Israel, Unacknowledged, Guarantees the West Bank’s Security

Jan. 11 2017

Current discussions of the Israel-Palestinian conflict in the U.S., Europe, and most of all the UN tend to ignore the fundamental realities of the West Bank—and of the Middle East more broadly. Reflecting on a recent conversation, Reuel Marc Gerecht writes:

Not long ago, I was talking to a Fatah official about Palestinian aspirations, especially his party’s sharp emotions about Hamas, the Palestinian fundamentalist movement that rules Gaza and would gladly overthrow the Fatah-led Palestinian Authority on the West Bank. Fear, loathing, secular outrage (which may have been amplified to please Western ears), and a certain sadness about unrequited Palestinian fraternity in the face of Israeli oppression punctuated our conversation. When I finally tired of his urgent demand that America rectify Israeli transgressions or see violence rip the West Bank, I asked him how long he thought the Palestinian Authority could survive if Israel yanked its support for Fatah’s security apparatus. I suggested one month. He remonstrated: “We could probably last two.” . . .

The truth about Fatah’s security weaknesses is symptomatic of the truth about the Palestinians: they can exist as a non-Islamist polity only if Israel protects their attenuated nation-state. If [Israel] pulls back, then the militant Muslim faithful will probably recast the Palestinian identity, wiping away the secular Palestinian elite who have defined the Palestinian cause among Westerners since the Israelis and the Palestine Liberation Organization first started sparring with each other in 1964.

The Israelis have granted the West Bank Palestinians the opportunity to take a pass on the ongoing implosion of the Muslim Arab world. That pass also extends, with fewer guarantees, to the Hashemite monarchy in Jordan, which could have a much harder time surviving with a triumphant Hamas on its border. . . .

Fatah’s men actually exist in the best of possible worlds: they enjoy undisputed mastery of Palestinian politics on the West Bank; they have established a perpetuating oligarchy; foreigners pay for their dominion; the Israelis rarely take credit for maintaining Fatah’s supremacy, . . . while the Palestinian Authority can lambaste the Israelis for a wide variety of sins, most surreally blaming the Jewish state for the inability of the Palestinian people to come together. Abbas’s men can unofficially condone, if not encourage, low-level violence against Israelis; through credit by association, Palestinians’ knifing of Israelis helps Fatah stay competitive with the Islamists. Even if violence worsened, the Israelis probably wouldn’t stop protecting Hamas’s principal foe, the only instrument Jerusalem has for keeping Islamic militancy at bay without deploying far more of the Israel Defense Forces.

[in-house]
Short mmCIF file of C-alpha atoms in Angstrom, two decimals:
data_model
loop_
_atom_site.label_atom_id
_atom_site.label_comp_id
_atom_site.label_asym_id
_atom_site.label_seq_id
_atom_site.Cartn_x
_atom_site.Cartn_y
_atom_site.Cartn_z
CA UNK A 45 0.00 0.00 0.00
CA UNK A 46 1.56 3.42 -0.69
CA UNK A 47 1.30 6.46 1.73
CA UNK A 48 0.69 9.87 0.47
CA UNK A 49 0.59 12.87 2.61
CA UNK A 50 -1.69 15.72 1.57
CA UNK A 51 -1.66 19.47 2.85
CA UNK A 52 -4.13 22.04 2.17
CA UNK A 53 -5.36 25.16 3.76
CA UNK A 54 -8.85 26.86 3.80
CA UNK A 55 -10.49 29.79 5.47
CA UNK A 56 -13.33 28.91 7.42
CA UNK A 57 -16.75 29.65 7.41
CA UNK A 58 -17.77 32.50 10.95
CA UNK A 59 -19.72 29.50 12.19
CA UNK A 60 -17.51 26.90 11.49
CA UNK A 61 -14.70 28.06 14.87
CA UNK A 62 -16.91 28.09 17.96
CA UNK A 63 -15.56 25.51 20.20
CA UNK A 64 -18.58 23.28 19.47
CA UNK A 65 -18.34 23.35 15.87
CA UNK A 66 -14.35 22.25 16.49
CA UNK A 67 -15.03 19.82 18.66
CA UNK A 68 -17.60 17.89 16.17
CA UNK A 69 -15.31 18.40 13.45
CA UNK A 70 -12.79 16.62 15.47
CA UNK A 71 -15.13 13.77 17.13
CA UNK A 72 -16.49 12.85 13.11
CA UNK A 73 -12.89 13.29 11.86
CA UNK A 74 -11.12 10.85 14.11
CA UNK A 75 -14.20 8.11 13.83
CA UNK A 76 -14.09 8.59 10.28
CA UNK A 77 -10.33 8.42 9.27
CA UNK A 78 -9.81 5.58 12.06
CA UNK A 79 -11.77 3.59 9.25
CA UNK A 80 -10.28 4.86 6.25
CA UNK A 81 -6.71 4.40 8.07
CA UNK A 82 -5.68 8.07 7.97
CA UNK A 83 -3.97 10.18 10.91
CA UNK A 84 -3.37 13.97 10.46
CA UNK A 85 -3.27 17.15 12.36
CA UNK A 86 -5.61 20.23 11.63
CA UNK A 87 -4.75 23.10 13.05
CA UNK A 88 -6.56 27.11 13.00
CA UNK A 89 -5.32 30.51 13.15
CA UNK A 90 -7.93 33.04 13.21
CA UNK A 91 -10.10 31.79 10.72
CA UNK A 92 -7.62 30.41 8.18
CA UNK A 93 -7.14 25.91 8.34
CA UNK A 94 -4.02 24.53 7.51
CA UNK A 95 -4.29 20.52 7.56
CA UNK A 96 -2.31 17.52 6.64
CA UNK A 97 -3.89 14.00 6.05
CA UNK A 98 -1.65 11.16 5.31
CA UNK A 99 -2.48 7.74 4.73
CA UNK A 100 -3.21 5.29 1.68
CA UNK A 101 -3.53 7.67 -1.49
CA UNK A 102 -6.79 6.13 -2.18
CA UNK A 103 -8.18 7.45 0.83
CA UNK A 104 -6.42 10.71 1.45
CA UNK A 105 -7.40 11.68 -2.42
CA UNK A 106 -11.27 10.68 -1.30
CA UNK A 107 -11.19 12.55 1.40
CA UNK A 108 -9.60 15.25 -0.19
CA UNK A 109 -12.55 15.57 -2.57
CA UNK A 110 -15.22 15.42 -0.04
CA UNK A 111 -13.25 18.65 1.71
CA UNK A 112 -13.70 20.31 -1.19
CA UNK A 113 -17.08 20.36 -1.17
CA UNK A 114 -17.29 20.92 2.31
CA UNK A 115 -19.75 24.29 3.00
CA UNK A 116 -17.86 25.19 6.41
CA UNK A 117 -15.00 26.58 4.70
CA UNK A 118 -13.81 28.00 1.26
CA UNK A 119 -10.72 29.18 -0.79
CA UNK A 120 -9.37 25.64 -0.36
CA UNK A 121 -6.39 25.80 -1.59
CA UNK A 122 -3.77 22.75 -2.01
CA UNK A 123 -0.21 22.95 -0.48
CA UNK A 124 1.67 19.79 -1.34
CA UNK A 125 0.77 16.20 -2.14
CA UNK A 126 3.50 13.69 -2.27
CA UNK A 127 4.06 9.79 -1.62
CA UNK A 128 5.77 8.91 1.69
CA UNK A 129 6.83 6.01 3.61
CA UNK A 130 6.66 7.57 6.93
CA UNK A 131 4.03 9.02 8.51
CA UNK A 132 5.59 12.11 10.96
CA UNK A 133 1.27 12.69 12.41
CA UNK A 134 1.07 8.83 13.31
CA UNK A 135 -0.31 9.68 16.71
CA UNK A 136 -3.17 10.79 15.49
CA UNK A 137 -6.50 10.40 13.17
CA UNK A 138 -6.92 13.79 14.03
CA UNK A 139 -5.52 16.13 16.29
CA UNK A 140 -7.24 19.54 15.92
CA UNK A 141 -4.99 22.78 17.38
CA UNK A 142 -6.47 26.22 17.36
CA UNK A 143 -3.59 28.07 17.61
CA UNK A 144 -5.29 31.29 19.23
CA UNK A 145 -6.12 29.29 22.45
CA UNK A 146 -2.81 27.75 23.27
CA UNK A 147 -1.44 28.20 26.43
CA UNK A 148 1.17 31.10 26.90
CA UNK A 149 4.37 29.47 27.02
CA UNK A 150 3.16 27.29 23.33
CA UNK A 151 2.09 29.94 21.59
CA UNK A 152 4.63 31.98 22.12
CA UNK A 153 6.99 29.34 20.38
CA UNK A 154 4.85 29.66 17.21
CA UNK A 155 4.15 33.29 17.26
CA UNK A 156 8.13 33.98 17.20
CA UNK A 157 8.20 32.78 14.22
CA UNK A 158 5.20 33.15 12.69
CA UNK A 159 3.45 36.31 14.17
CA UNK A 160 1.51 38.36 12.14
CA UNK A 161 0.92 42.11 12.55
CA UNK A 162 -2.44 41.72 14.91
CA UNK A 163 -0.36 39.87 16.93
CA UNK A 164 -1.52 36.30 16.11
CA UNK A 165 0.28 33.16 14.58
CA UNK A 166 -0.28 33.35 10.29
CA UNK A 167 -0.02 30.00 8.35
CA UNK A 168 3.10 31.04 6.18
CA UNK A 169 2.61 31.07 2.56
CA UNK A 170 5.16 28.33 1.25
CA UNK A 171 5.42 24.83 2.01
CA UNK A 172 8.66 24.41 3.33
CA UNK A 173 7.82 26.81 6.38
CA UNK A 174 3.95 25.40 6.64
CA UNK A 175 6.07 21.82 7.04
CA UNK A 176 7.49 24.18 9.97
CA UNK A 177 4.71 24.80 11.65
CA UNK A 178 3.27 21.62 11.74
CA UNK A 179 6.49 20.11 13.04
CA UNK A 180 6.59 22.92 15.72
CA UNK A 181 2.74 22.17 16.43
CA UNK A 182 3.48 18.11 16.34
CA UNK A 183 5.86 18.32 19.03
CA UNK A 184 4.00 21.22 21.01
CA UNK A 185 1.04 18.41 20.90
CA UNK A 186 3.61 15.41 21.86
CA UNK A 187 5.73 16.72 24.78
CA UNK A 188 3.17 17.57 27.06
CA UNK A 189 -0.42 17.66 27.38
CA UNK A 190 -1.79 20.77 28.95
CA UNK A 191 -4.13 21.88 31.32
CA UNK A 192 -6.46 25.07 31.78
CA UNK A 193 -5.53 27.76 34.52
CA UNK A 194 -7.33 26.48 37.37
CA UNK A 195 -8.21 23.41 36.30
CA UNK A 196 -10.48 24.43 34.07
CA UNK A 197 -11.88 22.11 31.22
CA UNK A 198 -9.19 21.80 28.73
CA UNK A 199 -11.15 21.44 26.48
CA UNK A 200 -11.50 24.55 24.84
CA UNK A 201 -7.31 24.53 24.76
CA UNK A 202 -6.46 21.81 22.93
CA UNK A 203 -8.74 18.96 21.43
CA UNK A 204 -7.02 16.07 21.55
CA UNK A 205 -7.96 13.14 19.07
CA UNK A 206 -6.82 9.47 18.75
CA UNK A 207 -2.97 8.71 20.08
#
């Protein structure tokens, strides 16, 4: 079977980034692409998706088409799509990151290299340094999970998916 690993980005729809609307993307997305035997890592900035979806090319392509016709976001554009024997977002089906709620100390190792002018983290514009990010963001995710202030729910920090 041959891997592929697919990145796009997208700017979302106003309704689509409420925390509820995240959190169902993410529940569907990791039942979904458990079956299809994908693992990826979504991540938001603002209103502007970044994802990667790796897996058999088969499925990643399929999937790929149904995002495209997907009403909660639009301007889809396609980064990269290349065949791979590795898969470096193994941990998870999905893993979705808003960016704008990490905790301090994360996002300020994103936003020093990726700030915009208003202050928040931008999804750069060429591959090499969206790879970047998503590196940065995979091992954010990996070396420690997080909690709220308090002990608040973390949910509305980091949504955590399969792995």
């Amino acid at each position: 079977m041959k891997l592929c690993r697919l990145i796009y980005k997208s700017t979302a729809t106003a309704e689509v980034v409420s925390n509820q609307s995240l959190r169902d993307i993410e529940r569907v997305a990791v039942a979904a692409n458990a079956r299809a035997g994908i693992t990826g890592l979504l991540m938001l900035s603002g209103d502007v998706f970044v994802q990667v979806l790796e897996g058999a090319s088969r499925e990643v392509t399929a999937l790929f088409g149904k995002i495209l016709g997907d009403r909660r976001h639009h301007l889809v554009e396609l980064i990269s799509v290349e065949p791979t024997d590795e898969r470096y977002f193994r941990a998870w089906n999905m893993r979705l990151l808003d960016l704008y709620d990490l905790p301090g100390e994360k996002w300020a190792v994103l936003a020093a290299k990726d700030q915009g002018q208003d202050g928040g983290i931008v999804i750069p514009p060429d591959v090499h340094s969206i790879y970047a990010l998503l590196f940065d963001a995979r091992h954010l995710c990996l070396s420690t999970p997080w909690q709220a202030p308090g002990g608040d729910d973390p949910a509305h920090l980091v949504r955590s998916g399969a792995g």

Read more at Weekly Standard

More about: Israel & Zionism, Israeli Security, Mahmoud Abbas, Two-State Solution, West Bank

Hamas Won’t Compromise with the Palestinian Authority, and Gazans Won’t Overthrow Hamas

July 24 2017

Since the terrorist organization Hamas seized control of the Gaza Strip in 2007, much of Israeli strategy toward it has stemmed from the belief that, if sufficient pressure is applied, the territory’s residents will rise up against it. Yaakov Amidror argues this is unlikely to happen, and he also doubts that improved living conditions for ordinary Gazans would deter Hamas from terrorism or war:

The hardships experienced by the Strip’s residents, no matter how terrible, will not drive them to stage a coup to topple Hamas. The organization is entrenched in Gaza and is notorious for its brutality toward any sign of dissidence, and the Palestinians know there is no viable alternative waiting for an opportunity to [take over].

[Therefore], it is time everyone got used to the idea that Hamas is not about to relinquish its dominant position in the Gaza Strip, let alone concede to the Palestinian Authority’s President Mahmoud Abbas. . . . [Yet the] assumption is also baseless that if Gaza experiences economic stability and prosperity, Hamas would refrain from provoking hostilities. This misconception is based on the theory that Hamas operates by governmental norms and prioritizes the needs and welfare of its citizens. This logic does not apply to Hamas. . . .

[Hamas’s] priorities are to bolster its military power and cement its iron grip. This is why all the supplies Israel allows into Gaza on a daily basis to facilitate normal life have little chance of reaching the people. Hamas first and foremost takes care of its leaders and makes sure it has what it needs to sustain its terror-tunnel-digging enterprise and its weapon-production efforts. It then sees to the needs of its members, and then—and only then—what little is left is diverted to rehabilitation efforts that benefit the population.

This is why the argument that Israel is responsible for Gaza’s inability to recover from its plight is baseless. Hamas is the one that determines the priorities by which to allocate resources in the enclave, and the more construction materials that enter Gaza, the easier and faster it is for Hamas to restore its military capabilities. Should Israel sacrifice its own security on the altar of Gazans’ living conditions? I don’t think so.

Read more at Israel Hayom

More about: Gaza Strip, Hamas, Israel & Zionism, Israeli Security